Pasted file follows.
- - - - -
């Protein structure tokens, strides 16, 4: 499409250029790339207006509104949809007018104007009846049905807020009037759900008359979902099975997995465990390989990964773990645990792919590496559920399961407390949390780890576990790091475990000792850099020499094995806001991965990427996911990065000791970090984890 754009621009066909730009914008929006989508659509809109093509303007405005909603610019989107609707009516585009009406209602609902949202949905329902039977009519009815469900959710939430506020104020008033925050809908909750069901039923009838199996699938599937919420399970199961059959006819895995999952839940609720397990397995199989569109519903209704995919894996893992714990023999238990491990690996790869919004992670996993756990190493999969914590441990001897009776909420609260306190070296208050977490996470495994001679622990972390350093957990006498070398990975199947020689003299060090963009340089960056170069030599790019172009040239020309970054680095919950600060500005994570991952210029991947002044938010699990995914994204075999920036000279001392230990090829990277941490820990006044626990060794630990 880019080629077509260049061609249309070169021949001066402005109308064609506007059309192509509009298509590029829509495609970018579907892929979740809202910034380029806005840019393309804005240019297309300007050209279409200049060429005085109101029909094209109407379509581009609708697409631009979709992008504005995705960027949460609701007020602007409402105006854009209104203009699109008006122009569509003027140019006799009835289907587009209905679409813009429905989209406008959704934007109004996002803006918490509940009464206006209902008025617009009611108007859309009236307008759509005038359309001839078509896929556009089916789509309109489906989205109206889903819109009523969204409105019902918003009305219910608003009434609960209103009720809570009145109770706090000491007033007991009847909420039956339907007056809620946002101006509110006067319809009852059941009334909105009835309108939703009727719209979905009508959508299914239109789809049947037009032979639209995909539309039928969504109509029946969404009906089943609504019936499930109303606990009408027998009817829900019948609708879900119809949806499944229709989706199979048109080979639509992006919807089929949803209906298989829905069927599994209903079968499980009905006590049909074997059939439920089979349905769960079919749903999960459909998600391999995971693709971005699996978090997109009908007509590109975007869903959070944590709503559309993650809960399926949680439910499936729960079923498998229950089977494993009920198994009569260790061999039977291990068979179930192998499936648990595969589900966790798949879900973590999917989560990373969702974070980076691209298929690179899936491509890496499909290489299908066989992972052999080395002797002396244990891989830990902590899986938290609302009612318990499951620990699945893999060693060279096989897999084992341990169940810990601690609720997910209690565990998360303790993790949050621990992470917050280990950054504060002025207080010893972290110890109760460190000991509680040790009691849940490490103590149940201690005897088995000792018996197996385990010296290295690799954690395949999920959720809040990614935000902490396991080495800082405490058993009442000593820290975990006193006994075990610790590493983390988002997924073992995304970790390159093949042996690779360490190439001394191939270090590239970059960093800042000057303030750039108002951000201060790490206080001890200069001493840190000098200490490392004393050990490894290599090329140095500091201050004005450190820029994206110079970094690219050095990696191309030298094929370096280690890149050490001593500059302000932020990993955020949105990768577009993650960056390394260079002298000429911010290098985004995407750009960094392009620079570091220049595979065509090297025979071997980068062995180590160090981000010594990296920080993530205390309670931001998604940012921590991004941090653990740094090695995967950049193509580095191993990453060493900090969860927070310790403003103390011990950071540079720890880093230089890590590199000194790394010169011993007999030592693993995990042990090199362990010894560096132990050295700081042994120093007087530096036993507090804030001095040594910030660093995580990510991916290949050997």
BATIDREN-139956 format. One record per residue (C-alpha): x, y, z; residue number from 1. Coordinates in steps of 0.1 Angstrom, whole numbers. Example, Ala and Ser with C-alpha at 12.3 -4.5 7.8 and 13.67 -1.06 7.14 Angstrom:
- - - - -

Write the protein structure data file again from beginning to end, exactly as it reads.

């Protein structure tokens, strides 16, 4: 499409250029790339207006509104949809007018104007009846049905807020009037759900008359979902099975997995465990390989990964773990645990792919590496559920399961407390949390780890576990790091475990000792850099020499094995806001991965990427996911990065000791970090984890 754009621009066909730009914008929006989508659509809109093509303007405005909603610019989107609707009516585009009406209602609902949202949905329902039977009519009815469900959710939430506020104020008033925050809908909750069901039923009838199996699938599937919420399970199961059959006819895995999952839940609720397990397995199989569109519903209704995919894996893992714990023999238990491990690996790869919004992670996993756990190493999969914590441990001897009776909420609260306190070296208050977490996470495994001679622990972390350093957990006498070398990975199947020689003299060090963009340089960056170069030599790019172009040239020309970054680095919950600060500005994570991952210029991947002044938010699990995914994204075999920036000279001392230990090829990277941490820990006044626990060794630990 880019080629077509260049061609249309070169021949001066402005109308064609506007059309192509509009298509590029829509495609970018579907892929979740809202910034380029806005840019393309804005240019297309300007050209279409200049060429005085109101029909094209109407379509581009609708697409631009979709992008504005995705960027949460609701007020602007409402105006854009209104203009699109008006122009569509003027140019006799009835289907587009209905679409813009429905989209406008959704934007109004996002803006918490509940009464206006209902008025617009009611108007859309009236307008759509005038359309001839078509896929556009089916789509309109489906989205109206889903819109009523969204409105019902918003009305219910608003009434609960209103009720809570009145109770706090000491007033007991009847909420039956339907007056809620946002101006509110006067319809009852059941009334909105009835309108939703009727719209979905009508959508299914239109789809049947037009032979639209995909539309039928969504109509029946969404009906089943609504019936499930109303606990009408027998009817829900019948609708879900119809949806499944229709989706199979048109080979639509992006919807089929949803209906298989829905069927599994209903079968499980009905006590049909074997059939439920089979349905769960079919749903999960459909998600391999995971693709971005699996978090997109009908007509590109975007869903959070944590709503559309993650809960399926949680439910499936729960079923498998229950089977494993009920198994009569260790061999039977291990068979179930192998499936648990595969589900966790798949879900973590999917989560990373969702974070980076691209298929690179899936491509890496499909290489299908066989992972052999080395002797002396244990891989830990902590899986938290609302009612318990499951620990699945893999060693060279096989897999084992341990169940810990601690609720997910209690565990998360303790993790949050621990992470917050280990950054504060002025207080010893972290110890109760460190000991509680040790009691849940490490103590149940201690005897088995000792018996197996385990010296290295690799954690395949999920959720809040990614935000902490396991080495800082405490058993009442000593820290975990006193006994075990610790590493983390988002997924073992995304970790390159093949042996690779360490190439001394191939270090590239970059960093800042000057303030750039108002951000201060790490206080001890200069001493840190000098200490490392004393050990490894290599090329140095500091201050004005450190820029994206110079970094690219050095990696191309030298094929370096280690890149050490001593500059302000932020990993955020949105990768577009993650960056390394260079002298000429911010290098985004995407750009960094392009620079570091220049595979065509090297025979071997980068062995180590160090981000010594990296920080993530205390309670931001998604940012921590991004941090653990740094090695995967950049193509580095191993990453060493900090969860927070310790403003103390011990950071540079720890880093230089890590590199000194790394010169011993007999030592693993995990042990090199362990010894560096132990050295700081042994120093007087530096036993507090804030001095040594910030660093995580990510991916290949050997």
BATIDREN-139956 format. One record per residue (C-alpha): x, y, z; residue number from 1. Coordinates in steps of 0.1 Angstrom, whole numbers. Example, Ala and Ser with C-alpha at 12.3 -4.5 7.8 and 13.67 -1.06 7.14 Angstrom: